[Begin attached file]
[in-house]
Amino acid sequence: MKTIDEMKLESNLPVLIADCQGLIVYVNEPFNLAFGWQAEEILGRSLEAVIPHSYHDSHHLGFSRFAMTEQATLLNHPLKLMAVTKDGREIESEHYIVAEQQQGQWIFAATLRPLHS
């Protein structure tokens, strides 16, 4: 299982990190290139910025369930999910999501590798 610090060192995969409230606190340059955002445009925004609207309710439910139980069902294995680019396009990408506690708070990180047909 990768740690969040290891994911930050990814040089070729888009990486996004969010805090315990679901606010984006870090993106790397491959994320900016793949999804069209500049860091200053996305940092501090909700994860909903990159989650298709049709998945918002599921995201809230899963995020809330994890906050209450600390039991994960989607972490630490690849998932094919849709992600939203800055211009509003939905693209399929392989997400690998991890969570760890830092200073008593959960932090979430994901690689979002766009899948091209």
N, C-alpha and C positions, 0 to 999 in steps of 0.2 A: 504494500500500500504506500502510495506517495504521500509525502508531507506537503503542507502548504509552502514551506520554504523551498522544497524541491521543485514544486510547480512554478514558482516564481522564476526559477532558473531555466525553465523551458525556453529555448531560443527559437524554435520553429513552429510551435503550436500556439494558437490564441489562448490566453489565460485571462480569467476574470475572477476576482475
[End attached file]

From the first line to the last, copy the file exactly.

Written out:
[in-house]
Amino acid sequence: MKTIDEMKLESNLPVLIADCQGLIVYVNEPFNLAFGWQAEEILGRSLEAVIPHSYHDSHHLGFSRFAMTEQATLLNHPLKLMAVTKDGREIESEHYIVAEQQQGQWIFAATLRPLHS
């Protein structure tokens, strides 16, 4: 299982990190290139910025369930999910999501590798 610090060192995969409230606190340059955002445009925004609207309710439910139980069902294995680019396009990408506690708070990180047909 990768740690969040290891994911930050990814040089070729888009990486996004969010805090315990679901606010984006870090993106790397491959994320900016793949999804069209500049860091200053996305940092501090909700994860909903990159989650298709049709998945918002599921995201809230899963995020809330994890906050209450600390039991994960989607972490630490690849998932094919849709992600939203800055211009509003939905693209399929392989997400690998991890969570760890830092200073008593959960932090979430994901690689979002766009899948091209």
N, C-alpha and C positions, 0 to 999 in steps of 0.2 A: 504494500500500500504506500502510495506517495504521500509525502508531507506537503503542507502548504509552502514551506520554504523551498522544497524541491521543485514544486510547480512554478514558482516564481522564476526559477532558473531555466525553465523551458525556453529555448531560443527559437524554435520553429513552429510551435503550436500556439494558437490564441489562448490566453489565460485571462480569467476574470475572477476576482475